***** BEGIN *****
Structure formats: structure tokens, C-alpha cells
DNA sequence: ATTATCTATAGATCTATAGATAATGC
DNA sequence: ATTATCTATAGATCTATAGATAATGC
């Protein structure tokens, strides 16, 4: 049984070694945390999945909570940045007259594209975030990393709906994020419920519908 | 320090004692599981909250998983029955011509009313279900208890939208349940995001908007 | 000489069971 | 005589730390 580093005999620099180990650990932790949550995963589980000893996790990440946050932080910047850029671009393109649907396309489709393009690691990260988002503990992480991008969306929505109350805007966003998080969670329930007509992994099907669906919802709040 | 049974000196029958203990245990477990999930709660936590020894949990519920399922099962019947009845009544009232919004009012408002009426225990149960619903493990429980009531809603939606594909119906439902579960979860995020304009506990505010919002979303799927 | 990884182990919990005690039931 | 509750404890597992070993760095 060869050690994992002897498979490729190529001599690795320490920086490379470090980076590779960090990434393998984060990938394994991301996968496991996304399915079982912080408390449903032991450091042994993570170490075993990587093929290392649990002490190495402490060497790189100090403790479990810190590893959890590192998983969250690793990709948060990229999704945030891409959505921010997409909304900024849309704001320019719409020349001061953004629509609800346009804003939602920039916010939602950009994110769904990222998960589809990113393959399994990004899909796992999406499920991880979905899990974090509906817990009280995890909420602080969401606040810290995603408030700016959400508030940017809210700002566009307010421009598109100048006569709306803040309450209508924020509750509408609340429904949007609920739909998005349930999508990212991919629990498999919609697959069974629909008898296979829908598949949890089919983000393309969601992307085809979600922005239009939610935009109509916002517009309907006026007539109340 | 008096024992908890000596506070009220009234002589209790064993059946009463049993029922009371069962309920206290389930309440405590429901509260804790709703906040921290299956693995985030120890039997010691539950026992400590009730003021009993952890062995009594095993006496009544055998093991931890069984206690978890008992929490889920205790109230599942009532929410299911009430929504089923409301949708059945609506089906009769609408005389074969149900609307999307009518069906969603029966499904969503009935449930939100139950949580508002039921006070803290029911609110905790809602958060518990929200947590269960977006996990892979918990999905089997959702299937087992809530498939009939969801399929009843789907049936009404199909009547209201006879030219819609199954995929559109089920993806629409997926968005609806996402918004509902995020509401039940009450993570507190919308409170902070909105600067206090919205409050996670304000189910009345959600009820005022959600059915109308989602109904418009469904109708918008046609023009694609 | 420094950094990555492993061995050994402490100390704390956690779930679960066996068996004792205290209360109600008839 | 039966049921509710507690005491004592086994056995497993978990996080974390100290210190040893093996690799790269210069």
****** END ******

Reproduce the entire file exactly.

Structure formats: structure tokens, C-alpha cells
DNA sequence: ATTATCTATAGATCTATAGATAATGC
DNA sequence: ATTATCTATAGATCTATAGATAATGC
């Protein structure tokens, strides 16, 4: 049984070694945390999945909570940045007259594209975030990393709906994020419920519908 | 320090004692599981909250998983029955011509009313279900208890939208349940995001908007 | 000489069971 | 005589730390 580093005999620099180990650990932790949550995963589980000893996790990440946050932080910047850029671009393109649907396309489709393009690691990260988002503990992480991008969306929505109350805007966003998080969670329930007509992994099907669906919802709040 | 049974000196029958203990245990477990999930709660936590020894949990519920399922099962019947009845009544009232919004009012408002009426225990149960619903493990429980009531809603939606594909119906439902579960979860995020304009506990505010919002979303799927 | 990884182990919990005690039931 | 509750404890597992070993760095 060869050690994992002897498979490729190529001599690795320490920086490379470090980076590779960090990434393998984060990938394994991301996968496991996304399915079982912080408390449903032991450091042994993570170490075993990587093929290392649990002490190495402490060497790189100090403790479990810190590893959890590192998983969250690793990709948060990229999704945030891409959505921010997409909304900024849309704001320019719409020349001061953004629509609800346009804003939602920039916010939602950009994110769904990222998960589809990113393959399994990004899909796992999406499920991880979905899990974090509906817990009280995890909420602080969401606040810290995603408030700016959400508030940017809210700002566009307010421009598109100048006569709306803040309450209508924020509750509408609340429904949007609920739909998005349930999508990212991919629990498999919609697959069974629909008898296979829908598949949890089919983000393309969601992307085809979600922005239009939610935009109509916002517009309907006026007539109340 | 008096024992908890000596506070009220009234002589209790064993059946009463049993029922009371069962309920206290389930309440405590429901509260804790709703906040921290299956693995985030120890039997010691539950026992400590009730003021009993952890062995009594095993006496009544055998093991931890069984206690978890008992929490889920205790109230599942009532929410299911009430929504089923409301949708059945609506089906009769609408005389074969149900609307999307009518069906969603029966499904969503009935449930939100139950949580508002039921006070803290029911609110905790809602958060518990929200947590269960977006996990892979918990999905089997959702299937087992809530498939009939969801399929009843789907049936009404199909009547209201006879030219819609199954995929559109089920993806629409997926968005609806996402918004509902995020509401039940009450993570507190919308409170902070909105600067206090919205409050996670304000189910009345959600009820005022959600059915109308989602109904418009469904109708918008046609023009694609 | 420094950094990555492993061995050994402490100390704390956690779930679960066996068996004792205290209360109600008839 | 039966049921509710507690005491004592086994056995497993978990996080974390100290210190040893093996690799790269210069």